If the RF pulse is correctly chosen and displacement occurs, the nuclei will absorb energy and either begin to rotate within the x,y plane at right angles with Bo, or they may flip over at 180o angles. During this process, the nuclei’s equilibrium will be disturbed, and they will move from their lower energy states to higher energy states (diagram 6).
With the cessation of the RF pulse, the nuclei continue to rotate in the x,y plane. During this process, energy is emitted by the nuclei and is picked up in a receiving coil or antenna in an electrical signal called the free induction decay (FID). The FID signal is generated much like the induced electrical signal in a dynamo by induction when the nuclei begin to return to their equilibrium positions established prior to pulsation of the radiofrequency wave. The FID signal constitutes a complex wave much like the cacophony of sounds heard on a city street. It possesses multiple frequencies analogous to the noise heard during rush hour traffic.
Another concept involved with NMR imaging and one which works in conjunction with the FID signal is relaxation. Two relaxation times, T1 and T2, characterize the nuclei’s return to equilibrium. T1 represents the time required for the nuclei to return to their aligned state while T2 is basically the rate of decay of the FID signal. Collectively, T1 and T2 represent the molecular structure in which they are found. The amplitude of the FID signal is presented within a coordinate plane and is measured as a function of relaxation time at each point the FID is recorded. NMR images depict maps of hydrogen density, T1, T2 or complex combinations of these. Images that depend on, for example, T1 strongly may show structures or abnormalities not seen on images that depict hydrogen density alone, but the best choice depends on the clinical problem presented.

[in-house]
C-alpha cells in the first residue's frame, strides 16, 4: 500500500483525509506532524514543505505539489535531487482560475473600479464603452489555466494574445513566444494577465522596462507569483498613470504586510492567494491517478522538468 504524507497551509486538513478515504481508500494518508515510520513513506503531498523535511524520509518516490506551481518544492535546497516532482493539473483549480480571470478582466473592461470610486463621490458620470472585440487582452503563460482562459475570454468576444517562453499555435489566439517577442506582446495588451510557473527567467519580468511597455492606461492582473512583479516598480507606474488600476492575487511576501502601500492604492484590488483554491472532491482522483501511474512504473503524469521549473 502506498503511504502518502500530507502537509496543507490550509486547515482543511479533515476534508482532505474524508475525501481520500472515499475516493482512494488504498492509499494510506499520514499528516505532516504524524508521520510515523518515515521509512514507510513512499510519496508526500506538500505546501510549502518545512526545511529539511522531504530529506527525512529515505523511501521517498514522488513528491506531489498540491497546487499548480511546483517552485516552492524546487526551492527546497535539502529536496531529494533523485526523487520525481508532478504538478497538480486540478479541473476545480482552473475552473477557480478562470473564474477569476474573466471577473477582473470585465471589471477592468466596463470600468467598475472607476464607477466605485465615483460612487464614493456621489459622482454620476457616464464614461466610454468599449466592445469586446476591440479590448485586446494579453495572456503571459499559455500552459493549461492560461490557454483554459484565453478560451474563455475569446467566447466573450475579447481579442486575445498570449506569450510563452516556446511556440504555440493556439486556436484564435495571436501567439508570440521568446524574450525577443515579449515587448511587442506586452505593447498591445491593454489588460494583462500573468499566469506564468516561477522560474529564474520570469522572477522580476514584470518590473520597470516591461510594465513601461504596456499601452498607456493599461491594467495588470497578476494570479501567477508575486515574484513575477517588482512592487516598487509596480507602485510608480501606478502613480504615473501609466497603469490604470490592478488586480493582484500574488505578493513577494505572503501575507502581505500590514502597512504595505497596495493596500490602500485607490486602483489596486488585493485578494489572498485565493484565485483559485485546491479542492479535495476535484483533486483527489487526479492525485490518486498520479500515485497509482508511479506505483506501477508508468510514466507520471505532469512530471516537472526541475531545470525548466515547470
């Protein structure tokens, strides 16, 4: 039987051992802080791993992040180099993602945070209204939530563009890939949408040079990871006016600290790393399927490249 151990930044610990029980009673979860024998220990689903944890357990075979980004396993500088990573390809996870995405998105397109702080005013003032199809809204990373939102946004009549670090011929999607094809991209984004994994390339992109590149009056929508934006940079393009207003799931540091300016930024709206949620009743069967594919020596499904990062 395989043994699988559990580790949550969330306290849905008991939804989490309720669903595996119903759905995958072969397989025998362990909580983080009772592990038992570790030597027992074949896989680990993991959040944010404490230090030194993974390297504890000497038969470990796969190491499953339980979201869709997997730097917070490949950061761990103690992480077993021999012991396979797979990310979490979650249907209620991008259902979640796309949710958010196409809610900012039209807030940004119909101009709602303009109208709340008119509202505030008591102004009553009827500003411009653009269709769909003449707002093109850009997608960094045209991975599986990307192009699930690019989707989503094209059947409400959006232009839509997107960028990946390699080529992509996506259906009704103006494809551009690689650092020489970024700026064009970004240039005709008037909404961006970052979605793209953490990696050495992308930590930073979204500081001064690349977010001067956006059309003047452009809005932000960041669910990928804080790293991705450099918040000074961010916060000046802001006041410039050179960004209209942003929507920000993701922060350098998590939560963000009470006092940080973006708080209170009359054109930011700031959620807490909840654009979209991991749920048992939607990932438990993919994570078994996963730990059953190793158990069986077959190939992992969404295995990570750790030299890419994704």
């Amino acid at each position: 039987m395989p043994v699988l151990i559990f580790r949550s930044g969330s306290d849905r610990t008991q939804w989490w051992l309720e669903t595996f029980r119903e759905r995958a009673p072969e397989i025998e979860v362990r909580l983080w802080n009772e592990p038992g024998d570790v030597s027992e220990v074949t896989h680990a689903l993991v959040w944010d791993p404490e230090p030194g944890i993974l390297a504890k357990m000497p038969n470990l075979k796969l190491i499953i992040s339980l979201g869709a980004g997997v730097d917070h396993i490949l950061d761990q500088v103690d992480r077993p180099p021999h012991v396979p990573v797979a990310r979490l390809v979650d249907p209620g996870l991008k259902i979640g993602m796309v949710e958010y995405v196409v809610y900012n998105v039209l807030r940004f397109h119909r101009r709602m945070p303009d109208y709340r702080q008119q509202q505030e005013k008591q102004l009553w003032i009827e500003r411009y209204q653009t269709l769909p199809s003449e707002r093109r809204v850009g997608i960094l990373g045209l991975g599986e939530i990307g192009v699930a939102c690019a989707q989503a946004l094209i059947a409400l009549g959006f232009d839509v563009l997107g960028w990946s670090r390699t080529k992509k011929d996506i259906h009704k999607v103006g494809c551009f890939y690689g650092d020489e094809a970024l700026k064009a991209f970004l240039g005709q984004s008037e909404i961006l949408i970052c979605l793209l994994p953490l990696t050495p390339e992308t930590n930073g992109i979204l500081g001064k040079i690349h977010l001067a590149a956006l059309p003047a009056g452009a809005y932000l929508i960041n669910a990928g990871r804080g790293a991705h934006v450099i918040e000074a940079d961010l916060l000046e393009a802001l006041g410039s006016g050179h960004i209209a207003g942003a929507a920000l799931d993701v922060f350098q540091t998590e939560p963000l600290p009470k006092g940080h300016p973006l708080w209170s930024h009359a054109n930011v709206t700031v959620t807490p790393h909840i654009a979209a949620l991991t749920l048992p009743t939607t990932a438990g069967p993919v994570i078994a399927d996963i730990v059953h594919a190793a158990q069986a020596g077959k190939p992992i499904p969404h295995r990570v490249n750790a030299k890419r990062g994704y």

The image displayed by the NMR process is produced in much the same way as CT scans. The coils which are used to transmit the radiofrequency waves may also be used to detect the signal dispensed by the nuclei. The signals are sent to the computer which consequently performs complex mathematical transformations and which also produces the NMR images. Those images produced by hydrogen nuclei have excellent resolution and may be displayed according to a gray scale, or, in color. Initially, the NMR images are viewed on a TV monitor but may be transferred to magnetic tape for permanent storage(diagram 8 ).
The mathematics we will cover in our unit will be matrix algebra. We will attempt to ease the students into matrices by first explaining the relationship between CT and matrices and then by using “magic squares”, which themselves can be related to matrix mathematics, as an attention grabber. We find that applicable puzzles and games are enjoyed and attempted by most students. We believe that by introducing our mathematics unit with “magic squares”, we can catch and maintain student interest throughout our unit on matrix algebra.
Before beginning the operations which we will cover with matrices, we find it necessary to define some basic terms used in matrix algebra.
A magic square is simply a square that possesses equal amounts of boxes in each row an d column. A three by three magic square, for example, has three boxes per row and three boxes per column. There are nine boxes altogether. The objective of a 3 x 3 magic square is to take the natural numbers 1 through 9, and place them into the magic square in such a way that all rows, columns, and corner to corner diagonals have equivalent sums. This sum is called the constant for the square.